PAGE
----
Roderick Mackenzie’s memorial at Glenmoriston

While the Prince was on the run, Roderick, bearing a strong resemblance to the famous Bonnie Prince Charlie, acted as a decoy. It is said that even as the government forces shot him, he exclaimed ‘You’ve killed your Prince!’, buying the real Charles Edward Stuart precious time to escape. A short drive later, he made us pull in again, this time to the house of an acquaintance. ‘Show her your collection, Donald,’ he urged his friend. The man produced several jam jars of Jacobite musket balls, all found in the stream behind his croft. I will never forget it. History was here, right beneath our feet. 3. The third trip was intentional – I had stumbled across the story, but by now I was determined to research my tale. My other half has long been used to my ulterior motives when I suggest family trips. Our romantic weekend in Lochaber was no more than a list of places I needed to check out – the lie of the land, yes – but also the research riches in local museums. The weather was dubious – but who cares – my head I was firmly located in 1746, and the here and now was practically irrelevant. We tiptoed around Borrodale, played tourist at Glenfinnan, explored the beaches along Loch nan Uamh and speculated which of the many caves had played host to the Prince all those years ago.

Glenfinnan where the ’45 rebellion began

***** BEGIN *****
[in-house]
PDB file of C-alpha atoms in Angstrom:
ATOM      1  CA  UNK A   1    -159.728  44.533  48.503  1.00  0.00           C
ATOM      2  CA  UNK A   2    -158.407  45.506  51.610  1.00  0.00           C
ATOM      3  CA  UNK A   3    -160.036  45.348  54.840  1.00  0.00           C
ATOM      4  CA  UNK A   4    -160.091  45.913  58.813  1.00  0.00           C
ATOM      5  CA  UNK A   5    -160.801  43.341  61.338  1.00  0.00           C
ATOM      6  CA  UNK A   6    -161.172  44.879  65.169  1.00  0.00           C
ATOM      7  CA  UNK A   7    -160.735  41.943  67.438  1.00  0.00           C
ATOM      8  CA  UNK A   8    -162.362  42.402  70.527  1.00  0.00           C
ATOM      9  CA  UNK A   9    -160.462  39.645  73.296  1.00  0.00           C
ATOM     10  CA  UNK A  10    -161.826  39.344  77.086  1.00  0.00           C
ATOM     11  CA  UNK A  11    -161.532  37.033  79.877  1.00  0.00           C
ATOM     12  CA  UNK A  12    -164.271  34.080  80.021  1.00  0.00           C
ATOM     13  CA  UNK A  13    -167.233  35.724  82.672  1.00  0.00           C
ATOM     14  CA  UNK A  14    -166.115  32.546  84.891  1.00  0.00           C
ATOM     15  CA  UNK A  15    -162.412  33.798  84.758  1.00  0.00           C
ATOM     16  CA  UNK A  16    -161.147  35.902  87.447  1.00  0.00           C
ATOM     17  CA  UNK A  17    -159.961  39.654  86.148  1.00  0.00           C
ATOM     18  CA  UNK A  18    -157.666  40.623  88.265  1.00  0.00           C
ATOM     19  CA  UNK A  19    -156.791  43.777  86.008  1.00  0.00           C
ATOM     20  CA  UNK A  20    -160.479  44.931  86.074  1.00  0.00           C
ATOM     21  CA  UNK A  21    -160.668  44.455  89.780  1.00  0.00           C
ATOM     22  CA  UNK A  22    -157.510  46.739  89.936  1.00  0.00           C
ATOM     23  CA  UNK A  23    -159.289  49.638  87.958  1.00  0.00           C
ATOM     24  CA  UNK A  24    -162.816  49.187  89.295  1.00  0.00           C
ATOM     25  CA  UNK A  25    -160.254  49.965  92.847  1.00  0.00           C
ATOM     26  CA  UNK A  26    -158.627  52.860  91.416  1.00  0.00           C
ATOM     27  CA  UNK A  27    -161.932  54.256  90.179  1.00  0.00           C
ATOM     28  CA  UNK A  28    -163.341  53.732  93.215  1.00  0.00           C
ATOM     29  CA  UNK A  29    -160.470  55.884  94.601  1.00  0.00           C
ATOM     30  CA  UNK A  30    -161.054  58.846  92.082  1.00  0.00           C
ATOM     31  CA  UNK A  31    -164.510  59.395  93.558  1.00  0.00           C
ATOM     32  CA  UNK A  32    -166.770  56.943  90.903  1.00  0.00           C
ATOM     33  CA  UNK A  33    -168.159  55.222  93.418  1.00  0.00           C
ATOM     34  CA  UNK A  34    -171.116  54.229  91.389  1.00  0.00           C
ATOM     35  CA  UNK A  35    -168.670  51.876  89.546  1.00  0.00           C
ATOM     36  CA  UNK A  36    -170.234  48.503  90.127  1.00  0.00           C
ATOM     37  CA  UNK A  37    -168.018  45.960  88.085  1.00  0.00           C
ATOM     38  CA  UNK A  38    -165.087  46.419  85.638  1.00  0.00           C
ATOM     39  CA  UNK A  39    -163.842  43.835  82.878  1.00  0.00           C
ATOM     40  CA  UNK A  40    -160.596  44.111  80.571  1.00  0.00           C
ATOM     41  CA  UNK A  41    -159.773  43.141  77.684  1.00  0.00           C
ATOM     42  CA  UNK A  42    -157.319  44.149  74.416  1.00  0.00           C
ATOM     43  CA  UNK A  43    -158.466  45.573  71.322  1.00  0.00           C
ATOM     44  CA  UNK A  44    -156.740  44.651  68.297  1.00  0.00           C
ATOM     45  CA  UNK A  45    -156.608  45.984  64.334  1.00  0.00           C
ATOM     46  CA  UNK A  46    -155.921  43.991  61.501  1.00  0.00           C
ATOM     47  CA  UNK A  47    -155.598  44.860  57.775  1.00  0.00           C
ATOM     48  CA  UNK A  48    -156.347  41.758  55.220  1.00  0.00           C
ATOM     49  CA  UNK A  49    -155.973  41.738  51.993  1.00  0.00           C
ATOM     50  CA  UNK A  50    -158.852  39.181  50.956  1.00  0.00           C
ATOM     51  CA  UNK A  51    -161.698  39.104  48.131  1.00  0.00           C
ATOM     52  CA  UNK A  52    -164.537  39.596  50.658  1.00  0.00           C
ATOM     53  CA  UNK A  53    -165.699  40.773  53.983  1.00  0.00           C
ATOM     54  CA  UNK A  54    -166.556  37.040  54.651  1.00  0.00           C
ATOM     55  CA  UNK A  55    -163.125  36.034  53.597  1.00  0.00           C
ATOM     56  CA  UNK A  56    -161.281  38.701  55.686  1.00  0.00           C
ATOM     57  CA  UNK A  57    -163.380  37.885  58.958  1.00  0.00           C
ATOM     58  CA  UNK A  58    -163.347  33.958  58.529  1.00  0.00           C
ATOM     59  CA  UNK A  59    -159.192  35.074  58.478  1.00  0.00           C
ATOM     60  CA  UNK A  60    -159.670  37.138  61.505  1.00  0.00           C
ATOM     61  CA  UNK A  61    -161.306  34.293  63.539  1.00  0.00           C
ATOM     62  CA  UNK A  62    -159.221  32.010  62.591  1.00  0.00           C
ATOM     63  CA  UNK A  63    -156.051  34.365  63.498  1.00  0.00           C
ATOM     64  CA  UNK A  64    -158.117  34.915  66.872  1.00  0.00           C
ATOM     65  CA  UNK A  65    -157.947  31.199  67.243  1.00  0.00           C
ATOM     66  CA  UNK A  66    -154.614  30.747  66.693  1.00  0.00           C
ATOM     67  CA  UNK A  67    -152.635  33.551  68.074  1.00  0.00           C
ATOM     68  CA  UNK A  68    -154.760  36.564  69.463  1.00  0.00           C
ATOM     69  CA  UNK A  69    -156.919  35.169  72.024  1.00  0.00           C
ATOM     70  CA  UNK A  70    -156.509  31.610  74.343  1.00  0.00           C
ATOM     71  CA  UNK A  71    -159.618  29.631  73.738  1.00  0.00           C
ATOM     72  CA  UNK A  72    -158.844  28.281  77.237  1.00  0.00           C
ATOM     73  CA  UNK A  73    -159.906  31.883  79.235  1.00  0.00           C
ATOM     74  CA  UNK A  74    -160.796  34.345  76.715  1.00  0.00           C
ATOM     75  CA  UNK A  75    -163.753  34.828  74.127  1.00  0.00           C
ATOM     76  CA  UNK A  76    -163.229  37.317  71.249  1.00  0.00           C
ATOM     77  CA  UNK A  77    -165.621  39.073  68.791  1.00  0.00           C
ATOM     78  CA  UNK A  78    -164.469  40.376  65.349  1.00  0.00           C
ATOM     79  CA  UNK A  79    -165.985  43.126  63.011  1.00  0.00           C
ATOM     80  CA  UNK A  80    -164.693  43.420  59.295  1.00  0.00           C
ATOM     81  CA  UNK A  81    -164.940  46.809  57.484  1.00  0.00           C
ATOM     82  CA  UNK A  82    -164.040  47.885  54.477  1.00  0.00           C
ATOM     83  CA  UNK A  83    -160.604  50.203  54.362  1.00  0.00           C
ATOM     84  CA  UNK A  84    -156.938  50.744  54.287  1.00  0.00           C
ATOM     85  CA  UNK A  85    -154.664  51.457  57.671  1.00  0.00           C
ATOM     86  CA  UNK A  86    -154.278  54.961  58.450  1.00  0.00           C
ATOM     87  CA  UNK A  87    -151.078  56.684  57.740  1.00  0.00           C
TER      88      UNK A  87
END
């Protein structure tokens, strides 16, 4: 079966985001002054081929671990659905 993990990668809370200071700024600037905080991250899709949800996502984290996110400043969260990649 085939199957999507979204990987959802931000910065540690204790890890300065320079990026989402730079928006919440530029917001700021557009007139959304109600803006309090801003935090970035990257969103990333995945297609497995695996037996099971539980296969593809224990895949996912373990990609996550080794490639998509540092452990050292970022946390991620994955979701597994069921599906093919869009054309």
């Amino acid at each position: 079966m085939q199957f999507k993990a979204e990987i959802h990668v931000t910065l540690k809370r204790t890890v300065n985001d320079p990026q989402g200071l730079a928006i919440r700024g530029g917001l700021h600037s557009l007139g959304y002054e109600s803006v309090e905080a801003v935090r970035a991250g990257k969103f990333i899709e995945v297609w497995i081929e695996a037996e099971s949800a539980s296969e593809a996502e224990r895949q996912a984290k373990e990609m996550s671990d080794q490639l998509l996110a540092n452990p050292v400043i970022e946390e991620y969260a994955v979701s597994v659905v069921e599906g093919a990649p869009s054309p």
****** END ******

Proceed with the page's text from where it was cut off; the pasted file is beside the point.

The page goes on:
My hope is my readers of The Reluctant Rebel may not have to visit the area – perhaps I have evoked enough of that world in the pages that they can picture Archie’s and Meg’s life: Gaelic, beremeal bannocks, horses, and yes, secrets. But perhaps the story will whet their appetite to visit too. Then they can tread the ground where the fugitive Prince Charles Edward Stuart ran for his life.

The statue of Flora MacDonald overlooking the River Ness in Inverness

Barbara on the day she first received copies of the Reluctant Rebel

More about the book: There it is again, hope. The defeat and the despair I can stand, but it’s the hope that kills me, as if the Cause wasn’t lost, as if Father hadn’t died in vain. As if any one of us could possibly come out of this alive… Following the death of his father, 13-year-old Archie MacDonald has lost faith in the Jacobite Cause. Having witnessed their clan’s terrible defeat at the Battle of Culloden, Archie and his feisty cousin Meg flee back to Lochaber to lie low. Or so they think. Until the fugitive Prince’s life depends on them. When Prince Charles Edward Stuart looks to the people of Borrodale for help, will the young stable boy support the rebellion that has cost him so dearly? With enemies closing in, the Prince’s fate now rests in the hands of a stable boy and a maid with a white cockade. Who will survive this deadly game of hide-and-seek? Praise for The Reluctant Rebel 'I loved it! It's a rip-roaring adventure. Meg and Archie are great characters.' – Maggie Craig Order: https://www.luath.co.uk/new-releases/the-reluctant-rebel